Set in early 20th century Northern Ireland, the novel begins when Eileen O’Neill’s family is torn apart at the death of her father. The family is split up – her mother winds up in a mental institution and young Eileen is forced to work in the mill. The Yellow House does a wonderful job examining the politics and social consequences of religious discrimination as well as Northern Ireland’s struggle to maintain it’s identity after the English forced a population shift from native Irish to English and Scottish. Young Eileen is the heroine of the story, and her strength and quick Irish temper make her larger than life (although, not likeable, in my opinion). Eileen’s personality made it difficult for me to appreciate the love story Falvey entwines between Eileen O’Neill and her wealthy Protestant neighbor, Owen Sheridan. I certainly couldn’t imagine any man falling in love with her, much less someone whose very class caused her to continually act rudely to him. I did, however, enjoy the story of the beginnings of the Irish Republican Army and her character’s association with it.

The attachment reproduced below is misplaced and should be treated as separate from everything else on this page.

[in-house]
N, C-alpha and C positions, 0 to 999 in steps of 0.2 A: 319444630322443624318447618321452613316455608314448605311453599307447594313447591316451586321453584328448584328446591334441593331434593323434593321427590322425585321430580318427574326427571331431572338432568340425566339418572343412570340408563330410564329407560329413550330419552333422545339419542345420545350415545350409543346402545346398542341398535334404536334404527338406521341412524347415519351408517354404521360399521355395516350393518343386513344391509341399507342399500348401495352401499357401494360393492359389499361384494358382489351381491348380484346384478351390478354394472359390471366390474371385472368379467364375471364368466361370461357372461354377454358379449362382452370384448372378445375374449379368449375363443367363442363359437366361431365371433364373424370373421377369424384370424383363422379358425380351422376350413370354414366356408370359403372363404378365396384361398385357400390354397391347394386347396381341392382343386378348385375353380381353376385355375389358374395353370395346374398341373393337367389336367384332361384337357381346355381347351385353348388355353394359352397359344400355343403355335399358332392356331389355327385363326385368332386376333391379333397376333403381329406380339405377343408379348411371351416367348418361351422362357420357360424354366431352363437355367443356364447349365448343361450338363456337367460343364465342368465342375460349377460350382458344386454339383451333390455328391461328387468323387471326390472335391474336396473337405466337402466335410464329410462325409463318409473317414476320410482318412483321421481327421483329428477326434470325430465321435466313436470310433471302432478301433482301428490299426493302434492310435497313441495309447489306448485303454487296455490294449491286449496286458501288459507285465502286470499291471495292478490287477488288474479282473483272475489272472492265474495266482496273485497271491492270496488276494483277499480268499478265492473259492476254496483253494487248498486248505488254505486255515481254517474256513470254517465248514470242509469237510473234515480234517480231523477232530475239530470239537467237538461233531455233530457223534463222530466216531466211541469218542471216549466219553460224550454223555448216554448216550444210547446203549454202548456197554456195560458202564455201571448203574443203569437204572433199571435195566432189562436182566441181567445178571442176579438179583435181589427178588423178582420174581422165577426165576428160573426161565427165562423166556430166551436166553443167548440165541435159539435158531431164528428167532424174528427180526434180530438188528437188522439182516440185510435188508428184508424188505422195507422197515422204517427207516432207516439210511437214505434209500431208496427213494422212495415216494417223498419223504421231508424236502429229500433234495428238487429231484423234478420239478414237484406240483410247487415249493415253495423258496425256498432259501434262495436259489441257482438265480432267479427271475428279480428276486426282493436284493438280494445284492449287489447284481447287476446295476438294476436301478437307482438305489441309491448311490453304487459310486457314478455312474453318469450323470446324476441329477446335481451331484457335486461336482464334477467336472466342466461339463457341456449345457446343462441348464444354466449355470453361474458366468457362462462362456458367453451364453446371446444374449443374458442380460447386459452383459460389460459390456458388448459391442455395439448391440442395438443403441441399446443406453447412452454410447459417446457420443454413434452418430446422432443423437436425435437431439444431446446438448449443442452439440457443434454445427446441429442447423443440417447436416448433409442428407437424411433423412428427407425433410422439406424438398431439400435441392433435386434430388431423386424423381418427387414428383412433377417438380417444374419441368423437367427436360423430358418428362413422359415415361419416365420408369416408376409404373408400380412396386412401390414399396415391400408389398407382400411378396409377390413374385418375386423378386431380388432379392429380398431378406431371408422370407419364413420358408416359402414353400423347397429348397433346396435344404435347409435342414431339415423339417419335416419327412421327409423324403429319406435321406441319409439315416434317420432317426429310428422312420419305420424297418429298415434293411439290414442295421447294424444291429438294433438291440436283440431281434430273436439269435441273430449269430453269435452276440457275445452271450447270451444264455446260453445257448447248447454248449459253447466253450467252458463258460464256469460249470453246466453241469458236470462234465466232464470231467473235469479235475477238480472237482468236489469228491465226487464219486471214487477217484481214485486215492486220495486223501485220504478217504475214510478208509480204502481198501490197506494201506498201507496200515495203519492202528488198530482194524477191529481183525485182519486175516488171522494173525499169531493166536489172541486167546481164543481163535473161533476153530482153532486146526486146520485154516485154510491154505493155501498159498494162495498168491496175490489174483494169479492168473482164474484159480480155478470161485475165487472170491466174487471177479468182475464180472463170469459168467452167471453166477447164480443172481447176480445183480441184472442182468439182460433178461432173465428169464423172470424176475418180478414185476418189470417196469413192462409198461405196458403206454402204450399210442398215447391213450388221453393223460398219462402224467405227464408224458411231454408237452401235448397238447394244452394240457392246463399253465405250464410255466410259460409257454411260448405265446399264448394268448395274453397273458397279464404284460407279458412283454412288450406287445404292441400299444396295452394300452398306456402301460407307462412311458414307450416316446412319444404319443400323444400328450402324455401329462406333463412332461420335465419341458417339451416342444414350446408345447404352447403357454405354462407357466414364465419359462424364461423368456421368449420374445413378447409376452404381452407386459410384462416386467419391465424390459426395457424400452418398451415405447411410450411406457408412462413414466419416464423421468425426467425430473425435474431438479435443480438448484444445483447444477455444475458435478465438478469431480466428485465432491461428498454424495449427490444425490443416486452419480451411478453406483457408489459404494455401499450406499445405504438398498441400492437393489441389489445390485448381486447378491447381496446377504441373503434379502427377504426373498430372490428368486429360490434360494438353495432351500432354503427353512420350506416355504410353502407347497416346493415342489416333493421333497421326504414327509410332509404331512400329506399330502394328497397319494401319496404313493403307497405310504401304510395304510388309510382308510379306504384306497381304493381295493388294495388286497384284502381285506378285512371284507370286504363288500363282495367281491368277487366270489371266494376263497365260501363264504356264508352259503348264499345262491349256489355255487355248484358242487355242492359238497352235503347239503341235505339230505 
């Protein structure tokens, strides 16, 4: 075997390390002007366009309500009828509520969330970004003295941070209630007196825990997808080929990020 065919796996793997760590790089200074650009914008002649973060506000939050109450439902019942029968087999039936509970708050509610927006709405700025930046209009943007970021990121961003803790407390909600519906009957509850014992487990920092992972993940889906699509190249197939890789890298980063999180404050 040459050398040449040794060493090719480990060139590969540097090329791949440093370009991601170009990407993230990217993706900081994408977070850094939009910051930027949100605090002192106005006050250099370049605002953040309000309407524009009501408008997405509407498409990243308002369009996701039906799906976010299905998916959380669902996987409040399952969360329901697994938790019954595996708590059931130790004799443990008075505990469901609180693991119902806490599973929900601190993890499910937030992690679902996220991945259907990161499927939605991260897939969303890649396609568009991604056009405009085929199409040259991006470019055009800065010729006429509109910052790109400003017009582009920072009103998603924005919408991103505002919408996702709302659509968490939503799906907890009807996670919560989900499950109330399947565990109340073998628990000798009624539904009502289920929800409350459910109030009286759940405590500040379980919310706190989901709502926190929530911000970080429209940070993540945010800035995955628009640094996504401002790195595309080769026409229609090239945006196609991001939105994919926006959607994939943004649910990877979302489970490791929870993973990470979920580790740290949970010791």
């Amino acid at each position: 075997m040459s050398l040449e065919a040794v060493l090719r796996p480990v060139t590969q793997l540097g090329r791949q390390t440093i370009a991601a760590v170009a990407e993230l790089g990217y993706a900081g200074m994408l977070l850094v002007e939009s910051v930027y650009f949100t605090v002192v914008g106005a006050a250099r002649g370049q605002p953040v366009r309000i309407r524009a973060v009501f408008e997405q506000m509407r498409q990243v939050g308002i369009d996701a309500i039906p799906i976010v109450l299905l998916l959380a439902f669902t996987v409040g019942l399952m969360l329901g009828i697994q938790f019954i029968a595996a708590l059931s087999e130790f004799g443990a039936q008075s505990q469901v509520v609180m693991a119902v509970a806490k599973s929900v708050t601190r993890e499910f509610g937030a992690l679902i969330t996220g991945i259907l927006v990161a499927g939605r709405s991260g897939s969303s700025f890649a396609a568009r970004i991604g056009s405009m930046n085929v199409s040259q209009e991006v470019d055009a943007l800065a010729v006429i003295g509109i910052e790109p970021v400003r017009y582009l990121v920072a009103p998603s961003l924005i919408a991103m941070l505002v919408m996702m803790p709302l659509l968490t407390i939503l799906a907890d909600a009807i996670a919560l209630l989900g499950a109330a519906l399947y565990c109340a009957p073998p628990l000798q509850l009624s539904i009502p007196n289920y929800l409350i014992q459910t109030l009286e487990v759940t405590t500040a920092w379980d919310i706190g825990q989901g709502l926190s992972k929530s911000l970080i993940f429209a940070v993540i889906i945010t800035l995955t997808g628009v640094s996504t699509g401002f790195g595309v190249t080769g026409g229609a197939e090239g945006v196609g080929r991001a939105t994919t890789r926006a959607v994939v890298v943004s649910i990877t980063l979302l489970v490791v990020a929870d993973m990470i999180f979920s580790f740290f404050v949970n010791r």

This is one of those books that people either love or hate. Falvey is an excellent writer and the story is riveting. I just didn’t happen to care for the main character.
3 1/2 stars (out of 5)
Published in 2010